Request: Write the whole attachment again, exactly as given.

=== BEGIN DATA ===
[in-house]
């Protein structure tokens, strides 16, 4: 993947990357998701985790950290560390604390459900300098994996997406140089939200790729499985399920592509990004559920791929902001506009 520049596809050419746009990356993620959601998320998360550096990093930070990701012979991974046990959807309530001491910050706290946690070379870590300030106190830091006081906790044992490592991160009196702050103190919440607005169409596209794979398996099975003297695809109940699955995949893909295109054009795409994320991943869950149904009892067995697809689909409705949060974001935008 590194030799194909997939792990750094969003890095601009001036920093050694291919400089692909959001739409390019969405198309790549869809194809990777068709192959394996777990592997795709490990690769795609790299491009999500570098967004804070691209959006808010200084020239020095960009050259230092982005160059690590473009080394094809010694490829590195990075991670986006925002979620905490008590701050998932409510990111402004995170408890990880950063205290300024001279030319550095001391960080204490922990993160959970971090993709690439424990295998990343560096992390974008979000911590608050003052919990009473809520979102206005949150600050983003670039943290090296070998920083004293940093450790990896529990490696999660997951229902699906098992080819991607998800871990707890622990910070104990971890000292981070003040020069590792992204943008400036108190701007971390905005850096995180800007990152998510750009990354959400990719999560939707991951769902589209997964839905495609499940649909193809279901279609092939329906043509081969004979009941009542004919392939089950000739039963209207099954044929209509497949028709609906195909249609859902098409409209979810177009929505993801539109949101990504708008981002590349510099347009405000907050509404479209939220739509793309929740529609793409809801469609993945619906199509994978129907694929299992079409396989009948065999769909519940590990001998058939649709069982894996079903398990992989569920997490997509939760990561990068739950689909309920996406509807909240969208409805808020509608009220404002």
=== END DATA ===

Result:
[in-house]
């Protein structure tokens, strides 16, 4: 993947990357998701985790950290560390604390459900300098994996997406140089939200790729499985399920592509990004559920791929902001506009 520049596809050419746009990356993620959601998320998360550096990093930070990701012979991974046990959807309530001491910050706290946690070379870590300030106190830091006081906790044992490592991160009196702050103190919440607005169409596209794979398996099975003297695809109940699955995949893909295109054009795409994320991943869950149904009892067995697809689909409705949060974001935008 590194030799194909997939792990750094969003890095601009001036920093050694291919400089692909959001739409390019969405198309790549869809194809990777068709192959394996777990592997795709490990690769795609790299491009999500570098967004804070691209959006808010200084020239020095960009050259230092982005160059690590473009080394094809010694490829590195990075991670986006925002979620905490008590701050998932409510990111402004995170408890990880950063205290300024001279030319550095001391960080204490922990993160959970971090993709690439424990295998990343560096992390974008979000911590608050003052919990009473809520979102206005949150600050983003670039943290090296070998920083004293940093450790990896529990490696999660997951229902699906098992080819991607998800871990707890622990910070104990971890000292981070003040020069590792992204943008400036108190701007971390905005850096995180800007990152998510750009990354959400990719999560939707991951769902589209997964839905495609499940649909193809279901279609092939329906043509081969004979009941009542004919392939089950000739039963209207099954044929209509497949028709609906195909249609859902098409409209979810177009929505993801539109949101990504708008981002590349510099347009405000907050509404479209939220739509793309929740529609793409809801469609993945619906199509994978129907694929299992079409396989009948065999769909519940590990001998058939649709069982894996079903398990992989569920997490997509939760990561990068739950689909309920996406509807909240969208409805808020509608009220404002």